Reminding us all that “in the online world, your headline is the single most important part of your content…instead of reading every blog post, people scan for information. They look for headlines that capture their interest, and only click on the ones they feel are worthy of their time,” Lillian Leon details seven techniques for crafting headlines that grab attention, including “Fear: Identify the one thing your readers fear the most, and you’ll have yourself a headline that’s pretty much impossible to ignore.”
10 Additional Ideas to Generate Comments and Shares by Spin Sucks
Following up on an earlier post on the same topic, Gini Dietrich (again) offers 10 more ideas to increase engagement on your blog, from writing book reviews and rants to covering the latest trends and answering questions commonly heard by your sales force or customer service reps.
Content Development and Writing Tips
26 Tips for Writing Great Blog Posts by Social Media Examiner
In her own unique and highly creative style, Debbie Hemley presents “26 tips, from A-Z, to help you create optimal blog posts every time you sit down to write,” beginning with A for Anatomically Correct: every blog post should contain the “six parts of the anatomy of a lead-generating blog post” such as an eye-catching title, calls to action, and social sharing buttons.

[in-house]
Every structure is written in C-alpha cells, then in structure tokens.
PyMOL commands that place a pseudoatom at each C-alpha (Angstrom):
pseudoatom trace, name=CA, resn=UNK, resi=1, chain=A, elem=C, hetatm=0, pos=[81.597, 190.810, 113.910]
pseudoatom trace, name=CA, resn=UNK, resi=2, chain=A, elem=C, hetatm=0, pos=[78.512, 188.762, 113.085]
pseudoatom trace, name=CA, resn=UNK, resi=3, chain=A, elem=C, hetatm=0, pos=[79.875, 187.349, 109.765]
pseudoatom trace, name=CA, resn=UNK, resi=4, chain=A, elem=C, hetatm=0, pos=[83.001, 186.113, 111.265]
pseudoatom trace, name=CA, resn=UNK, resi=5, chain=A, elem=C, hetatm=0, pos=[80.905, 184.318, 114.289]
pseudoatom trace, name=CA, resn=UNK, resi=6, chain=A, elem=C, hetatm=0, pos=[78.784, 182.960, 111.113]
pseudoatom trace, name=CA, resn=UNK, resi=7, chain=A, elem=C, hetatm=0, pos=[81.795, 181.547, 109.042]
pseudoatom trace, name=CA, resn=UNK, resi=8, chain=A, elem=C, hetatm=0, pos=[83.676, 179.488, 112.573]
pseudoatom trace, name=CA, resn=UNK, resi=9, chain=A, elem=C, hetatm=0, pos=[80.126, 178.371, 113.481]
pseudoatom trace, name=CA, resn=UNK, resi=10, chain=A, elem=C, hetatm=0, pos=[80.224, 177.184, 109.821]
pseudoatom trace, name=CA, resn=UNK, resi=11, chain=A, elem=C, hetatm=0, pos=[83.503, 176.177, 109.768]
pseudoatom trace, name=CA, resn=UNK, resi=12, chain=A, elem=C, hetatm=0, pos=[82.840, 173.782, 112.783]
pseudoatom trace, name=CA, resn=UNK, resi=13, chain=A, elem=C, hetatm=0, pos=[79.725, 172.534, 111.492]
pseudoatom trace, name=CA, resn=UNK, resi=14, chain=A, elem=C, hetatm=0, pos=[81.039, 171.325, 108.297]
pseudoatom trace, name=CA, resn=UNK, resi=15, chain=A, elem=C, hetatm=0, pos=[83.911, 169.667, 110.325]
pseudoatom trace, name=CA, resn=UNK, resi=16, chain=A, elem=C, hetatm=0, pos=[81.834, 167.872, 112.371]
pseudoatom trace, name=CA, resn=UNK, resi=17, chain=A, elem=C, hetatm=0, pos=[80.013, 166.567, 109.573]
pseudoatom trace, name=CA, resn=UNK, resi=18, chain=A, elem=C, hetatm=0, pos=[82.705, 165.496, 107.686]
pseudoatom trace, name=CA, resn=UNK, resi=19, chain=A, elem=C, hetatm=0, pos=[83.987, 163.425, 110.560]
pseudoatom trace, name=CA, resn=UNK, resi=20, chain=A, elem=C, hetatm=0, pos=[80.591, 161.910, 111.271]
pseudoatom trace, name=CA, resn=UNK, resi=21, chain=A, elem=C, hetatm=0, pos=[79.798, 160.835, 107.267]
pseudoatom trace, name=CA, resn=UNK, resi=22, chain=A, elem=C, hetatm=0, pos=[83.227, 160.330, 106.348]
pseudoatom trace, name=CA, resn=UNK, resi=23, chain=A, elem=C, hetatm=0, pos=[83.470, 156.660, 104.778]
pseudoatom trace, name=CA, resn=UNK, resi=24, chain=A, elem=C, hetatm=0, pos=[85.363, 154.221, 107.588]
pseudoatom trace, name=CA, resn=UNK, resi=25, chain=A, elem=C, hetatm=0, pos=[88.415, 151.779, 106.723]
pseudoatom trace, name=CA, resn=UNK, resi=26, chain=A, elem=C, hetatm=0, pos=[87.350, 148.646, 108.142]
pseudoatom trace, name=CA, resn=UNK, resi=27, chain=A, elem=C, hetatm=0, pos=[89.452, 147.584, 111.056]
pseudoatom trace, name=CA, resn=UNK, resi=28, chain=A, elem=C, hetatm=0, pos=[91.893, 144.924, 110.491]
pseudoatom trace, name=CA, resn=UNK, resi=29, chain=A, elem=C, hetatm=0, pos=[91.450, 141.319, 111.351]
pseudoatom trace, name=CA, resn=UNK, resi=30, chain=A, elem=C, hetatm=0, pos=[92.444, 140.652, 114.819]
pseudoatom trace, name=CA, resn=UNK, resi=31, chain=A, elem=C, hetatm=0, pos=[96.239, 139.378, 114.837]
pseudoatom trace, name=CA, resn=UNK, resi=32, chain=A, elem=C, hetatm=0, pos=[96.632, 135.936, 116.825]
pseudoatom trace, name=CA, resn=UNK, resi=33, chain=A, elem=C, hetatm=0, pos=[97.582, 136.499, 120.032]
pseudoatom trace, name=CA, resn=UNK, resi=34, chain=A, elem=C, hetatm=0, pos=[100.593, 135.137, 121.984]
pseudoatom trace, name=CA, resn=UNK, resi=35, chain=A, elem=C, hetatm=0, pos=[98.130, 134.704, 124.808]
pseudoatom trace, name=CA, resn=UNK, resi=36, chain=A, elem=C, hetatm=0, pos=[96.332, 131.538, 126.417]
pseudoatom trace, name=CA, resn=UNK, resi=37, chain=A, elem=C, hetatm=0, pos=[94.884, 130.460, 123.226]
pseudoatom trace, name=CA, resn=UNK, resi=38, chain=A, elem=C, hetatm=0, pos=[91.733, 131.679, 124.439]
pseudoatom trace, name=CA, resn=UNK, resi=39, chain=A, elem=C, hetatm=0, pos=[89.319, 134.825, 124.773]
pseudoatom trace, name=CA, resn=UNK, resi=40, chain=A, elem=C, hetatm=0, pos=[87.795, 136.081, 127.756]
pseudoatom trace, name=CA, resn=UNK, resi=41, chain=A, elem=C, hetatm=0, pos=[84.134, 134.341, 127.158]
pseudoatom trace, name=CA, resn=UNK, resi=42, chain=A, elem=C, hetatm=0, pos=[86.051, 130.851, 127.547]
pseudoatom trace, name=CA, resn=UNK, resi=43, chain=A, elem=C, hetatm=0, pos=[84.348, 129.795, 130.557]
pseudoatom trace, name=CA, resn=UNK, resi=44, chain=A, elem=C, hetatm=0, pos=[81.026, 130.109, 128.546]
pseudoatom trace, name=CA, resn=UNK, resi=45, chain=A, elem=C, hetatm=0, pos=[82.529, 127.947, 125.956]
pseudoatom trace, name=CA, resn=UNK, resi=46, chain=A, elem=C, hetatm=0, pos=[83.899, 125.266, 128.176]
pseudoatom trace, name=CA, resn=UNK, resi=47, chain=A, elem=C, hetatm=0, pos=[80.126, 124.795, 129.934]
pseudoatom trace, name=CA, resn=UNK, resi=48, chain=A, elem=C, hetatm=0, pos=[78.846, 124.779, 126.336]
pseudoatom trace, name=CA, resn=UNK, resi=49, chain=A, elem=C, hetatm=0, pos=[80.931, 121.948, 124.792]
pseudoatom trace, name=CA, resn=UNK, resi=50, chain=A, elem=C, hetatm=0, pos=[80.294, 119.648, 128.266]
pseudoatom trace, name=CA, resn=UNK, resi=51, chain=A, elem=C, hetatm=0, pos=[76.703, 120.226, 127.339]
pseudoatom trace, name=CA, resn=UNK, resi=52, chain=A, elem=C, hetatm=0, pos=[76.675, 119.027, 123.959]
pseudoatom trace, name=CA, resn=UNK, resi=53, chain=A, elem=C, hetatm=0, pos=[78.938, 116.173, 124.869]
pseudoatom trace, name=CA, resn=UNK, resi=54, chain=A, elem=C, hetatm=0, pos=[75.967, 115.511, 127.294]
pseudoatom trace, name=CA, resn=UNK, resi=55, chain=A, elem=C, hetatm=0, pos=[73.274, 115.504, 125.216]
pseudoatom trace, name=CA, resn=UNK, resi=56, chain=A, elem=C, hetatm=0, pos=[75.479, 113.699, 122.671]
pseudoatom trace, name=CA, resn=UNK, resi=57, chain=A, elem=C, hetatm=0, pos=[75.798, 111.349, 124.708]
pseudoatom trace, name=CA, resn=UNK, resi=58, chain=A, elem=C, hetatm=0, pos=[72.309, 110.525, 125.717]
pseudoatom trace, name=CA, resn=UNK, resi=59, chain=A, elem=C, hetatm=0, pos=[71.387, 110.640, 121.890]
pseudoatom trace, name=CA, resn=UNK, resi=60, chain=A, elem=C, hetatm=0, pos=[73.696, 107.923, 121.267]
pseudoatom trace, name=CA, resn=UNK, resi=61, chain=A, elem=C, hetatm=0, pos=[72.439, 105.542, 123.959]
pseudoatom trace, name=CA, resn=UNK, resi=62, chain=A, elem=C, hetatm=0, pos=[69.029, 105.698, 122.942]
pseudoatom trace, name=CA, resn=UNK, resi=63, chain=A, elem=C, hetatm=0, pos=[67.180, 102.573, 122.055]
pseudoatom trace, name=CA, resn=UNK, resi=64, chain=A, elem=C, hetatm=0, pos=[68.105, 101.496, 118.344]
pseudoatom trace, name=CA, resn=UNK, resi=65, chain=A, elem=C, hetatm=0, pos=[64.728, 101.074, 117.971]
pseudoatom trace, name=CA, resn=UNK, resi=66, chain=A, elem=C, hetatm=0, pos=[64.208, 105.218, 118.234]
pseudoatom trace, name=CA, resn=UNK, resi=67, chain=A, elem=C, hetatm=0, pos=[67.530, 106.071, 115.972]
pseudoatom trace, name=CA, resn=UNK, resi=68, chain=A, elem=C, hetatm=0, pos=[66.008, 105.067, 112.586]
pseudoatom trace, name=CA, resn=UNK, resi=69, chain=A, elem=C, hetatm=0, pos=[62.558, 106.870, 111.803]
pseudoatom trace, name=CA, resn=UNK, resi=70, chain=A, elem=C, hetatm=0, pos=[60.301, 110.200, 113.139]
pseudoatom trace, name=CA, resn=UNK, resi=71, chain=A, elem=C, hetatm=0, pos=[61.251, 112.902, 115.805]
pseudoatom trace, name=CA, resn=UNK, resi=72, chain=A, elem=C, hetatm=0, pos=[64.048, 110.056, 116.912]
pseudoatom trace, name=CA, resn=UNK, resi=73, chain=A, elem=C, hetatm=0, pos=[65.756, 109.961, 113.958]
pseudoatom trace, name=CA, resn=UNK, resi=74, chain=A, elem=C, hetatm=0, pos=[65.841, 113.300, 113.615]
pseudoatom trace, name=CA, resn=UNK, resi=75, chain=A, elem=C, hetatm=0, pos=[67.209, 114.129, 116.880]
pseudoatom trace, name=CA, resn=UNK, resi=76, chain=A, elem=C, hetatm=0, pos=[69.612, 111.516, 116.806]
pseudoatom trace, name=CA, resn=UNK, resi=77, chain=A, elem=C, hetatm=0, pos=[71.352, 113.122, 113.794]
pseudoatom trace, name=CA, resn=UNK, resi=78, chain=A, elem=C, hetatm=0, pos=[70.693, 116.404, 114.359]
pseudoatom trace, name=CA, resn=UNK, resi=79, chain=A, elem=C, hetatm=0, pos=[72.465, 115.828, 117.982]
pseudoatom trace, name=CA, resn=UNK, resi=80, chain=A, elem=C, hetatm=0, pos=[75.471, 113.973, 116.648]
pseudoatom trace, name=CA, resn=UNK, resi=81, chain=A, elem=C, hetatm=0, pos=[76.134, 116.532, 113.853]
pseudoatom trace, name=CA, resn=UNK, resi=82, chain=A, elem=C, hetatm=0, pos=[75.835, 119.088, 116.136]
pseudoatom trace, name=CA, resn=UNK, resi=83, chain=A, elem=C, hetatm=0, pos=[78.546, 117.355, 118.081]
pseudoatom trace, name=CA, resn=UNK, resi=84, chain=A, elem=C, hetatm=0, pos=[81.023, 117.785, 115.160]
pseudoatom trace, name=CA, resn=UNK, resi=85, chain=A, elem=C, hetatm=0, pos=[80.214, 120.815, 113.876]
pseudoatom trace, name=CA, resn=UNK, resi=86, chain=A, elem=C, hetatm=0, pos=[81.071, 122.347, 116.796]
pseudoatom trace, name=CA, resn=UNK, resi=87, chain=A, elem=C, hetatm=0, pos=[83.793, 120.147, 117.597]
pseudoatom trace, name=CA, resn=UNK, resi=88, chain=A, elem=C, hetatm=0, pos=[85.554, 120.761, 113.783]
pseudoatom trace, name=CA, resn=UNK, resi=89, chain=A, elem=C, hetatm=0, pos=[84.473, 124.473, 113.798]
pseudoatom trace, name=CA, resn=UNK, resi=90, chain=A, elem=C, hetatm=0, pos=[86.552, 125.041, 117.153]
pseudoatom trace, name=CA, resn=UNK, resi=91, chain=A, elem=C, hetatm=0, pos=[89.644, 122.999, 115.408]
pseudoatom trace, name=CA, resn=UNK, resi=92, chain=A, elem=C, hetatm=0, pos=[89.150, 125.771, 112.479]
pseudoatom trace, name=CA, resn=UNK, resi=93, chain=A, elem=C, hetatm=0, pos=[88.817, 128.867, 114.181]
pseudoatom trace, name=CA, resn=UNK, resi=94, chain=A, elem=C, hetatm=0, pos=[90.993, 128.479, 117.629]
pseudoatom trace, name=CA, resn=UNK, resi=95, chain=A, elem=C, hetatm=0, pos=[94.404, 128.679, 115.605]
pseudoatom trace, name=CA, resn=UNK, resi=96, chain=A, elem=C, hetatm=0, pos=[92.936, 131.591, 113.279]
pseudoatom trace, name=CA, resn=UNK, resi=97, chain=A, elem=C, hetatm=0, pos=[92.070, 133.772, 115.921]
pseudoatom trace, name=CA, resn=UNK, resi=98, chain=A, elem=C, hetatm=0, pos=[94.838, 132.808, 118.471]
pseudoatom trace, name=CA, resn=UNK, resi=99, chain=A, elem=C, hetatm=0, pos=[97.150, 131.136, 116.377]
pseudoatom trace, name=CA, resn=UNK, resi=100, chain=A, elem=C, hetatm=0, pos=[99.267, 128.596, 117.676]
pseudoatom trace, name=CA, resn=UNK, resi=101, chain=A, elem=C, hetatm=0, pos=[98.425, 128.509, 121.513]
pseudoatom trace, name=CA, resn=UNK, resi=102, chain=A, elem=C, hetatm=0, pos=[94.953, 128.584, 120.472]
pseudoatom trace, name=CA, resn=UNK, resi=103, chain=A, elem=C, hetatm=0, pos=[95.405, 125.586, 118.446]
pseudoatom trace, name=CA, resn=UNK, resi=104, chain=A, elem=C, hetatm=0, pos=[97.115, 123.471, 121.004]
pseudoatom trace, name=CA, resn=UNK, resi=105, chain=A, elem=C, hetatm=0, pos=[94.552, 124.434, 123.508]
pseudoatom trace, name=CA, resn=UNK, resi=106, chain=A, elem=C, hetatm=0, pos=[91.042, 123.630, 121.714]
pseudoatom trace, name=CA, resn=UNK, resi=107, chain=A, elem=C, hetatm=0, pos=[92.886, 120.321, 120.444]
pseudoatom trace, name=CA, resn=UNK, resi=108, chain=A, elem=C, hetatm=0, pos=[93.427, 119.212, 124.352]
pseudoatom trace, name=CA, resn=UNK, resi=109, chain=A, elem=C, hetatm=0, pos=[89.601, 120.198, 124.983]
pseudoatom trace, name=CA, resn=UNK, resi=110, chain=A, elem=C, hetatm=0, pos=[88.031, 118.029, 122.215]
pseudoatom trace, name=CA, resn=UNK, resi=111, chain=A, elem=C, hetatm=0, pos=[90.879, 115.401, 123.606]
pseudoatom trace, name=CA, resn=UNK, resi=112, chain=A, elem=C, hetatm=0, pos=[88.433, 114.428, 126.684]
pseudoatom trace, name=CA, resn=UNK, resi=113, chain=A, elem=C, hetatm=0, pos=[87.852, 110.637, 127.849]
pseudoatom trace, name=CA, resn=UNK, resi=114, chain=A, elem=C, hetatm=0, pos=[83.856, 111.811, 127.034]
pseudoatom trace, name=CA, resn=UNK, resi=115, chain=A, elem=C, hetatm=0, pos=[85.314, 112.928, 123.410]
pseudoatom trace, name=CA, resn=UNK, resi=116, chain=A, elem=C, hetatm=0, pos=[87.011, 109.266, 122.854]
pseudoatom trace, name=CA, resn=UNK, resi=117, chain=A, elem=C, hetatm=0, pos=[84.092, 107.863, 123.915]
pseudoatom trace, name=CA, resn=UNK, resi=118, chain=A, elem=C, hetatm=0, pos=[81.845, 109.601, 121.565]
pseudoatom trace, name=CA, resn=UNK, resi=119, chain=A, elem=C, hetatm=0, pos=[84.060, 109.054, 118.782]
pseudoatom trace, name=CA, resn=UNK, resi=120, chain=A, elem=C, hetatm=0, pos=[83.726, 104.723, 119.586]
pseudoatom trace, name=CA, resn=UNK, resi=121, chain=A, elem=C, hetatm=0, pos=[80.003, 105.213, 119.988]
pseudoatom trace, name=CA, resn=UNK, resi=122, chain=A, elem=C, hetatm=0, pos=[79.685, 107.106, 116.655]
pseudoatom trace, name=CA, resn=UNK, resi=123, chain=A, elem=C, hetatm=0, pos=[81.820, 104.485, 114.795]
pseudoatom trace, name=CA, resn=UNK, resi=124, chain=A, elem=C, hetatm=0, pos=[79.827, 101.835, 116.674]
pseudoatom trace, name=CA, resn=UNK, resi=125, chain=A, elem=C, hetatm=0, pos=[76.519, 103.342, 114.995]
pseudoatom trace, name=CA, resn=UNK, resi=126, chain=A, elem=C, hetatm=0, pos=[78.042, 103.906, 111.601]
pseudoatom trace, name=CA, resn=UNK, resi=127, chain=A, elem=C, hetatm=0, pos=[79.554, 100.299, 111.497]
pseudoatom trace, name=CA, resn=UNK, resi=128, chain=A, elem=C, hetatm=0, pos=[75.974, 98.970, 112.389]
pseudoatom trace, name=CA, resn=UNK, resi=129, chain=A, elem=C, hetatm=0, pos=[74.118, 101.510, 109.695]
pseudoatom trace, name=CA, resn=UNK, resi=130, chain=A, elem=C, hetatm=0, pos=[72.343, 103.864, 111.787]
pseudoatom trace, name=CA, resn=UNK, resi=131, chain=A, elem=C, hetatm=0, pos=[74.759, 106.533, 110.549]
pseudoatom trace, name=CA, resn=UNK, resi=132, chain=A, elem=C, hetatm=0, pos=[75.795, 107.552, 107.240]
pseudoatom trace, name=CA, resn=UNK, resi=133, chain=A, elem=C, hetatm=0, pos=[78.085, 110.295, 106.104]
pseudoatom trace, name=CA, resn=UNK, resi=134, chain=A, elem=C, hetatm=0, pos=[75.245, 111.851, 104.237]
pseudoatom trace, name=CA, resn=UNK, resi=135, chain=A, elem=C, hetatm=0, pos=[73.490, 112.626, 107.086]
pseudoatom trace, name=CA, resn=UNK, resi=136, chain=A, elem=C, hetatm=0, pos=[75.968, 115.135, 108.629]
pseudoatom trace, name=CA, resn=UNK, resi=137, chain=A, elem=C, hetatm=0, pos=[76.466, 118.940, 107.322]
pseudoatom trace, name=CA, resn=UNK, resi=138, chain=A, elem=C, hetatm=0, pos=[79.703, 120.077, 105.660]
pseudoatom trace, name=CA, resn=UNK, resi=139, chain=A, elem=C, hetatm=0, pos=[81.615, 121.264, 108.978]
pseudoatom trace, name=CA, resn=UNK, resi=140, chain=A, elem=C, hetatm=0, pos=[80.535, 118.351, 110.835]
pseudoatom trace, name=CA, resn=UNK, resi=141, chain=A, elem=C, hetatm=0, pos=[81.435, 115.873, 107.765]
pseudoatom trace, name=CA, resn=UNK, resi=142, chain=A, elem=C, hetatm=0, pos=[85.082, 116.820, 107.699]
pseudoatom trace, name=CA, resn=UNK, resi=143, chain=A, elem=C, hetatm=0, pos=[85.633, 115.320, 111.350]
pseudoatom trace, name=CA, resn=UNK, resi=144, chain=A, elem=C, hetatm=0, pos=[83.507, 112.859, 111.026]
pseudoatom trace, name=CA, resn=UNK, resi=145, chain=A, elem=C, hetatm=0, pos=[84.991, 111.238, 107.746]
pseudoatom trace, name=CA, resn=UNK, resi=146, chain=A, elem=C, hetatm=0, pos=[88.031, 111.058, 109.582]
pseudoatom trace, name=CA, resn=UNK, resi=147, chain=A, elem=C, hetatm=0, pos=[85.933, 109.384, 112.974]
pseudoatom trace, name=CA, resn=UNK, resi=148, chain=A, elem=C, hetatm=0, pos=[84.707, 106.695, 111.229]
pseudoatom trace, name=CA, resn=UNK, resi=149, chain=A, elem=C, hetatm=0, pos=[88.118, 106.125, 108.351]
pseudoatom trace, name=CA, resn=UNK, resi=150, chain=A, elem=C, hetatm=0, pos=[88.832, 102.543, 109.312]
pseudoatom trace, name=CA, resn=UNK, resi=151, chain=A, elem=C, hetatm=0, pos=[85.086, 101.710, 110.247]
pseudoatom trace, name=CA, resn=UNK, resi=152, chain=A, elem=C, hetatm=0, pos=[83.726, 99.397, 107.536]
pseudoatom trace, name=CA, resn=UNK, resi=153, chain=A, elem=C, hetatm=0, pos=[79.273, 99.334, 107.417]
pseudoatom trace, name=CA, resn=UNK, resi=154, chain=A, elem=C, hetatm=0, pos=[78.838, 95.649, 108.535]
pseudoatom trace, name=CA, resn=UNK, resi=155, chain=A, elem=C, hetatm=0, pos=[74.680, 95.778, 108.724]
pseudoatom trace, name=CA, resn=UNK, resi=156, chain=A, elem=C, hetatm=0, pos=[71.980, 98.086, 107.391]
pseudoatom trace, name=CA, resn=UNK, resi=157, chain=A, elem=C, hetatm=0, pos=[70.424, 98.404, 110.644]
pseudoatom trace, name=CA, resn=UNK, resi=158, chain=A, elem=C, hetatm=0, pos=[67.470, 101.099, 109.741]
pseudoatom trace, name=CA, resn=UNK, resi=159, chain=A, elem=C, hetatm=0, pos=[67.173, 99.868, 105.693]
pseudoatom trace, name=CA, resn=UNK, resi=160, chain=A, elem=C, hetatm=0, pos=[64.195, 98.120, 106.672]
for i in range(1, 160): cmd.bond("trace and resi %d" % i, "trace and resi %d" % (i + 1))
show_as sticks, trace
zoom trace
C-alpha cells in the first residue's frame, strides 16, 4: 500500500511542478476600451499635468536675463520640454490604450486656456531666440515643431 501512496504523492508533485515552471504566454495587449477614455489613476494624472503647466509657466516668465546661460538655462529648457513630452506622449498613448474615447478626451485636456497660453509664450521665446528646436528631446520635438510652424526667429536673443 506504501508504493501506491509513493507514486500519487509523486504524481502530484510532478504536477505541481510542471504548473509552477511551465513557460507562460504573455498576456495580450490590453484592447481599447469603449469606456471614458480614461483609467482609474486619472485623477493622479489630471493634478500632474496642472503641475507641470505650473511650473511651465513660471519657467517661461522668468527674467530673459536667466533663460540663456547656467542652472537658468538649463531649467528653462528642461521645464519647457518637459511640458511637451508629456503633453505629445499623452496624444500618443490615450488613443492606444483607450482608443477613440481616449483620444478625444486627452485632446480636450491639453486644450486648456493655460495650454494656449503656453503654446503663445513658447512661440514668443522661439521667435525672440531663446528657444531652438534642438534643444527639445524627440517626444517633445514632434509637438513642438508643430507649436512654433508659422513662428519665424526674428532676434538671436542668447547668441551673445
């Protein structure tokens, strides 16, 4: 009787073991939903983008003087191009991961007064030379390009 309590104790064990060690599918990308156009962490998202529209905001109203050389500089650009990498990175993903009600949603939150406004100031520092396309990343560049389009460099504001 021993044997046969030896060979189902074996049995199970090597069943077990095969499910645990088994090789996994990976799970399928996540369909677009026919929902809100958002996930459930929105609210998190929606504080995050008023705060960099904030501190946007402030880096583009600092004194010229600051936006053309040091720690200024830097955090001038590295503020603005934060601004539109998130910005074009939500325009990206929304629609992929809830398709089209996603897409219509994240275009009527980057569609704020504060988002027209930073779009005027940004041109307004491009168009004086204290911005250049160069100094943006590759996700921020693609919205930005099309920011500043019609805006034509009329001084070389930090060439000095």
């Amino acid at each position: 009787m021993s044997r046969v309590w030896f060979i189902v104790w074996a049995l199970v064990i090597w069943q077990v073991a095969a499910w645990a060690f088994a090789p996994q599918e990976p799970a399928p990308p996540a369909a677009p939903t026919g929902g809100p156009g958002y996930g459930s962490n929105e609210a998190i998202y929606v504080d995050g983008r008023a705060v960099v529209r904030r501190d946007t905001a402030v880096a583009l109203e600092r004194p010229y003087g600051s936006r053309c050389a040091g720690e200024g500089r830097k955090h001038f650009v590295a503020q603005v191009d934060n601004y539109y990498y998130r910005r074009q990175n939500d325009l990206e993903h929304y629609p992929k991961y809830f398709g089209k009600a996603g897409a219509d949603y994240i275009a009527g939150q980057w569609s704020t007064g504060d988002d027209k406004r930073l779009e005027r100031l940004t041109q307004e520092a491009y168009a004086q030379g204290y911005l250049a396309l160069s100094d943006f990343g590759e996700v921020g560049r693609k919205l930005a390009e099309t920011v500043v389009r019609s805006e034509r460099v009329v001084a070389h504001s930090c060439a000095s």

Peg Fitzpatrick passes along content curation tips from Guy Kawasaki in this post showcasing the top dozen places to find shareworthy content, starting with your own network and including both popular sharing sites (like StumbleUpon and AllTop) and less obvious choices (e.g., Futurity, TED and NPR).